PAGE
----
California woman sued for allegedly scamming people with fake taco festival

Illustration for article titled California woman sued for allegedly scamming people with fake taco festivalem/em
Photo: Monica Schipper (Getty Images for NYCWFF)

Many of us enjoy a fun food festival, and buy tickets with the assumption that the festival, you know, actually exists and is going to happen. That’s where many Chicago food-fest lovers were let down, as they purchased tickets to fraudulent taco, bacon, and crab festivals, according to the Chicago Tribune. Now the Illinois attorney general is suing the festival promoter, Kristen Yvette Martin.

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Martin promoted these fictional events on Facebook and other social media outlets, “selling hundreds of tickets for those and other nonevents over the past two years, scamming customers out of more than $30,000,” according to the lawsuit. For a Crab Fest in Grayslake, Illinois, Martin even paid a deposit fee, but never followed through with the permit process. In unintentionally funny testimony, one of the taco-fest hopefuls who bought two tickets to a festival that never materialized said: “I love tacos. That was my first weakness.” Other non-happening events included a “World Famous Crab N’ Beer Fest,” a “Hot Garlic Crab Feed,” and a “Skull Run.”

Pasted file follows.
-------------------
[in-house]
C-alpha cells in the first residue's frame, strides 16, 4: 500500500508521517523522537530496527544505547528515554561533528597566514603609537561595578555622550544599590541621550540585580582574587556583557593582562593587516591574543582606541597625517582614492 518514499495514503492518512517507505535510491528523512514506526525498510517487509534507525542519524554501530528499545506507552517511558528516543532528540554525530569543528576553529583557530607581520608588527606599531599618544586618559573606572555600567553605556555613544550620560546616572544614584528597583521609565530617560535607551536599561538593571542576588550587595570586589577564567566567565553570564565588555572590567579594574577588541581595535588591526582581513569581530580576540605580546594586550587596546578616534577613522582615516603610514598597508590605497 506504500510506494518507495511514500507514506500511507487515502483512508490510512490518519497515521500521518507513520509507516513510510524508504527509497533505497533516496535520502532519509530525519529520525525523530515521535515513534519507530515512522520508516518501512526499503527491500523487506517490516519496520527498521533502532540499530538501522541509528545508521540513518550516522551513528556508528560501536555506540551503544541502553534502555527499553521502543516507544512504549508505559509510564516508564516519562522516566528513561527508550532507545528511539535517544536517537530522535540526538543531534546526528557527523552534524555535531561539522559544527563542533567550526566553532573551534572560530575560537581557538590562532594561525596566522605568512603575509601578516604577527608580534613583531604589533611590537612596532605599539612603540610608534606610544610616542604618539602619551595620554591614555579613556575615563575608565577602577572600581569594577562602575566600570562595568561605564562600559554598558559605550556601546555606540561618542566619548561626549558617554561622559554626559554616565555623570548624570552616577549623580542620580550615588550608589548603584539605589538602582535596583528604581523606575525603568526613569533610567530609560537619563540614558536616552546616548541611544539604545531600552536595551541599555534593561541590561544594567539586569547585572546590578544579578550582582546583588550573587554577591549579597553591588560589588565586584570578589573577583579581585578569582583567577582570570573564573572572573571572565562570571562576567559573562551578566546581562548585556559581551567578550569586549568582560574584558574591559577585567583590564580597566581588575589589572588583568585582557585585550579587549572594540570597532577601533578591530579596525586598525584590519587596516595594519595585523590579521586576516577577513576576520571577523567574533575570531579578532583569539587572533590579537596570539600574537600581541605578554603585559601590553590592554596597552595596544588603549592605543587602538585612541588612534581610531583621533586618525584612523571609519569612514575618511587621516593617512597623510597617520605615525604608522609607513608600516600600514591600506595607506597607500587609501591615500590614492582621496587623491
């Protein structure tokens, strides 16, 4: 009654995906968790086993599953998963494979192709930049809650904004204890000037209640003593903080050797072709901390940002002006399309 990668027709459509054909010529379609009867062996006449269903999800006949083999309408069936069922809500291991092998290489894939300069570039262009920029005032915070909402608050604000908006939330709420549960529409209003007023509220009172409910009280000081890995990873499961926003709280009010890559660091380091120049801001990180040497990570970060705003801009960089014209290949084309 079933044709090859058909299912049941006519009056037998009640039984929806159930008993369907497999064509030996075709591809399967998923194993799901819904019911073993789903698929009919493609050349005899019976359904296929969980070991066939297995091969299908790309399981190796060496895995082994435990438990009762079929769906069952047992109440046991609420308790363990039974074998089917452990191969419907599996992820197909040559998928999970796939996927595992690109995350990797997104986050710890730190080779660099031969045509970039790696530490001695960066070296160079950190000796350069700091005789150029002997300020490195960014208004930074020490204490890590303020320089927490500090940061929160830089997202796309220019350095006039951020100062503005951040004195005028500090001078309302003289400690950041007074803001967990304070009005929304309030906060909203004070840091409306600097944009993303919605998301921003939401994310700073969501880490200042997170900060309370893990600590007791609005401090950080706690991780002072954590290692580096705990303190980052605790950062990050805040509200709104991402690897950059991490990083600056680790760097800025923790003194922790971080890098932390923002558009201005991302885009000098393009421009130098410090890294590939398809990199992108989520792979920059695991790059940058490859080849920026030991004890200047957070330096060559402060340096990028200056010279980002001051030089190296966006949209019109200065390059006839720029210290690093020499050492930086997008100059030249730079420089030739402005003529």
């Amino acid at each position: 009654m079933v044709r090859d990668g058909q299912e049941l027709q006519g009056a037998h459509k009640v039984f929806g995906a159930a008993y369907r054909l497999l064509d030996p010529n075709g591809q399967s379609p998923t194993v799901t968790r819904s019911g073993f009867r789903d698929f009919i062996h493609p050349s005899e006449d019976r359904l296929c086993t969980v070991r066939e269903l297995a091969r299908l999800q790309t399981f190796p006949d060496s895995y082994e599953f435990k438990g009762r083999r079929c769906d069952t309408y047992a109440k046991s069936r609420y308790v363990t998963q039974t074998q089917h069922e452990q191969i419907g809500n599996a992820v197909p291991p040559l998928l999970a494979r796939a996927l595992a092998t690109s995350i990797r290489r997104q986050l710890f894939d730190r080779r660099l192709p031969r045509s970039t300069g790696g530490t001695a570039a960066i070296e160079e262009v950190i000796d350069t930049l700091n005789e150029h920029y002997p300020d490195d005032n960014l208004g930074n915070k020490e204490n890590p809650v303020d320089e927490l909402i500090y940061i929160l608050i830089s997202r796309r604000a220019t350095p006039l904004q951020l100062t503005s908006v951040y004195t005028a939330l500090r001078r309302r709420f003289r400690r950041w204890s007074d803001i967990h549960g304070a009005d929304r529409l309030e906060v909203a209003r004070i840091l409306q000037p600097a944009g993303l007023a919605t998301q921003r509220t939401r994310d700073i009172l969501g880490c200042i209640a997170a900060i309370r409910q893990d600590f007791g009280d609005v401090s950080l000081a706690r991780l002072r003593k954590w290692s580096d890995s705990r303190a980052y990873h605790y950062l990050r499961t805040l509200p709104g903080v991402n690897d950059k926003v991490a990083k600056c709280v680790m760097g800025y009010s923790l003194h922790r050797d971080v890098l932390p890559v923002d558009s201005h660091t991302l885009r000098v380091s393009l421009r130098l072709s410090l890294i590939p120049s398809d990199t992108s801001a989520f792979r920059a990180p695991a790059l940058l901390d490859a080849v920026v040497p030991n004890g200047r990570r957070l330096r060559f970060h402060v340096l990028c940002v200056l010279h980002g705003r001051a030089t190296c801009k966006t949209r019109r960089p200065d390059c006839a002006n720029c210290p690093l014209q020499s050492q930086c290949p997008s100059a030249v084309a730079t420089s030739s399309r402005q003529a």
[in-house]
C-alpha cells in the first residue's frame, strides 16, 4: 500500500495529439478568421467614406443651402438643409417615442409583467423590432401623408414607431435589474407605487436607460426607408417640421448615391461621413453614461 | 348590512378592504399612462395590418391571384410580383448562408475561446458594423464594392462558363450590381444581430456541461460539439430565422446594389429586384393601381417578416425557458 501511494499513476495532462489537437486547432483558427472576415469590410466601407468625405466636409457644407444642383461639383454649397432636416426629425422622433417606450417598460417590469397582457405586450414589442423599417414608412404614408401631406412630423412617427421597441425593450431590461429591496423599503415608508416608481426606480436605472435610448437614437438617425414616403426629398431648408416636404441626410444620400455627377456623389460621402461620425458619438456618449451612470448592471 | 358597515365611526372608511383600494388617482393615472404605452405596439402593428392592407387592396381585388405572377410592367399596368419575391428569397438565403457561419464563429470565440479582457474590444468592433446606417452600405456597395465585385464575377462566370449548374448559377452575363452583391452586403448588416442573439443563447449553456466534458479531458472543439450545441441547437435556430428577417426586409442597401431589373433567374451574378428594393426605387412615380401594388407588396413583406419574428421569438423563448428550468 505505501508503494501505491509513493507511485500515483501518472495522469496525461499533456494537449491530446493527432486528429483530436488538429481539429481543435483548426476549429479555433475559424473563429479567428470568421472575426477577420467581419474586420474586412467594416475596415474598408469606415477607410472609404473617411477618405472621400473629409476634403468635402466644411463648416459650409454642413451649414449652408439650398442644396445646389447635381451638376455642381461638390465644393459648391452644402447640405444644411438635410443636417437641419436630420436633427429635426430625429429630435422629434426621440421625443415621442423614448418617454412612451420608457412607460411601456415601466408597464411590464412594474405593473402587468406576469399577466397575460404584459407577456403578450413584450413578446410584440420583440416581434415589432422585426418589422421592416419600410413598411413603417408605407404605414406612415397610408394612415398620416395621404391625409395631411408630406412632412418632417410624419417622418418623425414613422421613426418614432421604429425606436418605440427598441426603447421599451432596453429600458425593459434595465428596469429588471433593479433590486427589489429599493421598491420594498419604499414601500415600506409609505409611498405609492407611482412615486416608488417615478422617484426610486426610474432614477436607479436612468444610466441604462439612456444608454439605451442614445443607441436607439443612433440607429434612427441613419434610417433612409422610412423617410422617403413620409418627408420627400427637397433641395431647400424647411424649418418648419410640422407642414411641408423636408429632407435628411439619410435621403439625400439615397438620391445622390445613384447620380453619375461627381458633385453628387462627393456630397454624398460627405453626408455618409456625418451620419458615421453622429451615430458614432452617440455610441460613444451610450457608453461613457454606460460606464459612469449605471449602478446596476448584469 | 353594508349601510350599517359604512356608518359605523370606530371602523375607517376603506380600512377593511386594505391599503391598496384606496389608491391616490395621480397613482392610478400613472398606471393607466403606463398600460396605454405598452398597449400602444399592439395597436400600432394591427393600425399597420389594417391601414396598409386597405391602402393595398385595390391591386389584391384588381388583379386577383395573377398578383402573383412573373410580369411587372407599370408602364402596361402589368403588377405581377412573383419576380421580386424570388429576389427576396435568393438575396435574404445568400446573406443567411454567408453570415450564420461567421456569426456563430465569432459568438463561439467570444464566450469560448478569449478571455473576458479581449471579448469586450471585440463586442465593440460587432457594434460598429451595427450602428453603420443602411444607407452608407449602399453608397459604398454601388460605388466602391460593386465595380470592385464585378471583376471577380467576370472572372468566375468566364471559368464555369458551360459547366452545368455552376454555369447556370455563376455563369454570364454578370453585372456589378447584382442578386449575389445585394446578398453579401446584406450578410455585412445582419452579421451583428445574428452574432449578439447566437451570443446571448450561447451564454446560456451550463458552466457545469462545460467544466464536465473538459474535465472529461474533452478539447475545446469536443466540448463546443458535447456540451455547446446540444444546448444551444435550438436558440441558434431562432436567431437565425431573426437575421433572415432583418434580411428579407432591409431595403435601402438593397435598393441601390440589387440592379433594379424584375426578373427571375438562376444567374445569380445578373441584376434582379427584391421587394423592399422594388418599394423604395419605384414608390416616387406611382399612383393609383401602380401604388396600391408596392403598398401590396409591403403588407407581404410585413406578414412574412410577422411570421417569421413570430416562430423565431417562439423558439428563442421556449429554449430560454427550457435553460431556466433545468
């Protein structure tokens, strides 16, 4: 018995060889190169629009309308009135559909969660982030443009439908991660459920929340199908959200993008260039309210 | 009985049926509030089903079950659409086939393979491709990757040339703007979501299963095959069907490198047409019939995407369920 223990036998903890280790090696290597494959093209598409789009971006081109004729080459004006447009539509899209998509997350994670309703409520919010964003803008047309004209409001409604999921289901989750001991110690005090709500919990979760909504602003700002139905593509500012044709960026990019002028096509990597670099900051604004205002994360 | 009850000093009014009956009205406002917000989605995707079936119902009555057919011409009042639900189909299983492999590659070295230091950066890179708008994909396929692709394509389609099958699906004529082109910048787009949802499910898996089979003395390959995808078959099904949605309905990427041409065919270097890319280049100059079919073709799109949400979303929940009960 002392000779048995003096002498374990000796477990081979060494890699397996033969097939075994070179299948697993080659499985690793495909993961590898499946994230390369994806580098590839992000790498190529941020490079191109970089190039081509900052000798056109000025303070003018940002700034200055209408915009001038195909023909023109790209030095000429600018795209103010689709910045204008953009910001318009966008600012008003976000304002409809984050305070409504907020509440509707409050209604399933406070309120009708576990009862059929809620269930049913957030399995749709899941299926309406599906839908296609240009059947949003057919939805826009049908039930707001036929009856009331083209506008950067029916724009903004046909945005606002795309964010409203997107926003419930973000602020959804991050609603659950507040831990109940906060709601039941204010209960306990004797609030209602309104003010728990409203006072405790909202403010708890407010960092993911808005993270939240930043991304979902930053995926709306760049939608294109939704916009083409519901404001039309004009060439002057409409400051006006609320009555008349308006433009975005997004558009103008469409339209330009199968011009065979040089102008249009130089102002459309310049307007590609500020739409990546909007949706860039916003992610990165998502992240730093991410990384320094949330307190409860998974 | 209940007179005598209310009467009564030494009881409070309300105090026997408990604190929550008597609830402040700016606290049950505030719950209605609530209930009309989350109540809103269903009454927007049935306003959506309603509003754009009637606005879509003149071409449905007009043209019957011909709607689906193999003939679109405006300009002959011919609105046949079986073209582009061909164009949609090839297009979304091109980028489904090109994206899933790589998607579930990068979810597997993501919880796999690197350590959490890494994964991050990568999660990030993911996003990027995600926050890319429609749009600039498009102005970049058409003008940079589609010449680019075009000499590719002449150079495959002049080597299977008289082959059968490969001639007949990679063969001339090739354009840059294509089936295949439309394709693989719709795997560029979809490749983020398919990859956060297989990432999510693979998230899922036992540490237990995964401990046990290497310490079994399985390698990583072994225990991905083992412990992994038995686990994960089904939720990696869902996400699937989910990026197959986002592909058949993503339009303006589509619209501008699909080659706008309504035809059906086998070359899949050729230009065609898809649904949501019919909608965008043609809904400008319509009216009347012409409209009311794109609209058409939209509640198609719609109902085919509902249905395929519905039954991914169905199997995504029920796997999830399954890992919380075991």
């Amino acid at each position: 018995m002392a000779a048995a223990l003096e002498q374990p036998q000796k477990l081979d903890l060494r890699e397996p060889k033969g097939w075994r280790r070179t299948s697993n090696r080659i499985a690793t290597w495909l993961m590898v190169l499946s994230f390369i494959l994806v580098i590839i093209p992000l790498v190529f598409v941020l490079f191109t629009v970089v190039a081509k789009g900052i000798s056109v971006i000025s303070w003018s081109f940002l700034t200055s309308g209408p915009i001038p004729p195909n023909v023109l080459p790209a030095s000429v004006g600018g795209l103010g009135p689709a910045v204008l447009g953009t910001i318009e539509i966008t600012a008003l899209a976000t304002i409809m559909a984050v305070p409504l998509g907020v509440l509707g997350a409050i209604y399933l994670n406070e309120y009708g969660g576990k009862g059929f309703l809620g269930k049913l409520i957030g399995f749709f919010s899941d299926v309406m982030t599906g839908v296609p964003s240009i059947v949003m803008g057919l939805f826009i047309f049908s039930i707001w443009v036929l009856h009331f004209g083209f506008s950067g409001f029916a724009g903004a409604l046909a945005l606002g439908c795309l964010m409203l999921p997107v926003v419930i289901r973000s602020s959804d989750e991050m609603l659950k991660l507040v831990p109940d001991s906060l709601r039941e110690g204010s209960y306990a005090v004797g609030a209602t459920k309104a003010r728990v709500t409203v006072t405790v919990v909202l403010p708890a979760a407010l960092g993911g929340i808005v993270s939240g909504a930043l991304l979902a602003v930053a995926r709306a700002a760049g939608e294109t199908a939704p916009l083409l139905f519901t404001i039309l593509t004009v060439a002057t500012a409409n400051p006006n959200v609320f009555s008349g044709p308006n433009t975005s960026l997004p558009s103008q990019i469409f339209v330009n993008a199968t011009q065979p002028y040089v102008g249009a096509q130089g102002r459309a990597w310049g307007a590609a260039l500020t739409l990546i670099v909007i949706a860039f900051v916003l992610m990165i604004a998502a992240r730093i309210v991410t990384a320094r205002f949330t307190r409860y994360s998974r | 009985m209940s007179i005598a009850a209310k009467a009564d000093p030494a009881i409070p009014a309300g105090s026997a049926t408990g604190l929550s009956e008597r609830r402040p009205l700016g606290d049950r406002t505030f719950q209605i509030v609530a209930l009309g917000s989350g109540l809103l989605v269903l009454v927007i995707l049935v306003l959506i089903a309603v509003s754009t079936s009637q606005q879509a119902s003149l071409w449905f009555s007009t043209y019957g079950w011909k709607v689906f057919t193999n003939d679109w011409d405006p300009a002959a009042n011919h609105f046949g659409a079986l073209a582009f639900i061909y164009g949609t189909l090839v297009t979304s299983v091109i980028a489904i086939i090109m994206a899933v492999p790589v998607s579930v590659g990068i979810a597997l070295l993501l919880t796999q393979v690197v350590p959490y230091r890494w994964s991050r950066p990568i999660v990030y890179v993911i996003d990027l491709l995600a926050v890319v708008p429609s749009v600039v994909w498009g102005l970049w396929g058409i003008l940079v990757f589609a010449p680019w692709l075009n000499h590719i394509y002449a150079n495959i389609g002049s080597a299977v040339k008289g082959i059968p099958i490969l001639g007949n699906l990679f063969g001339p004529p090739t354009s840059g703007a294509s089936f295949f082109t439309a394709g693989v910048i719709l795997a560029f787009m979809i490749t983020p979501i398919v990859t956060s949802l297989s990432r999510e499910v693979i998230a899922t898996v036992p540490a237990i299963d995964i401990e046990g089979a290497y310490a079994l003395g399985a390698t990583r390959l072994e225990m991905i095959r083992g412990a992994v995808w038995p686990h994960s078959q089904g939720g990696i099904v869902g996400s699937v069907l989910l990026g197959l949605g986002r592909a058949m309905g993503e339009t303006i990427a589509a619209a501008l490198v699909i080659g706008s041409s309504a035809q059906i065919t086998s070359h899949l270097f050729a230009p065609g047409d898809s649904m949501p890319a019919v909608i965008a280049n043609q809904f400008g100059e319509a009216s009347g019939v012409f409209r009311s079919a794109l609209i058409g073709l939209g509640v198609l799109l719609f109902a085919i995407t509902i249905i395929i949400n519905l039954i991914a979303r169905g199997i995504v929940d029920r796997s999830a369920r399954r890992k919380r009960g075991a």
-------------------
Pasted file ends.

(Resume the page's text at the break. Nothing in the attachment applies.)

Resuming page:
Illinois Attorney General Lisa Madigan straight up called these fraudulent events the act of “scammers,” hence the lawsuit, which “seeks to prevent Martin from promoting such future fictitious events in Illinois and to impose a penalty of $50,000 for each deceptive act and an additional $50,000 for each act committed with the intent to defraud.” This still seems pretty tame, as Martin apparently has promoted previous fraudulent events across the country since 2013, according to the lawsuit.

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Let this be a lesson, festival lovers: As we’ve advised before, don’t buy tickets online without thoroughly checking that the festival has a location, a reputable organizer, and a customer-service line. Corporate sponsors are a good sign, as are pictures of previous events. Maybe email someone associated with the festival ahead of time, before forking over your hard-earned cash online—no matter how much you love tacos.

Gwen Ihnat is the Editorial Coordinator for The A.V. Club.

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DISCUSSION

ubercultute
uberculture

Even legitimate festivals are usually a bust.  I don’t know how many times I’ve paid fifty dollars to shuffle in aimless lines in hopes of eating maybe two half donuts.  At a German festival, I stood in line for an hour and a half to get food.  I gave up and left.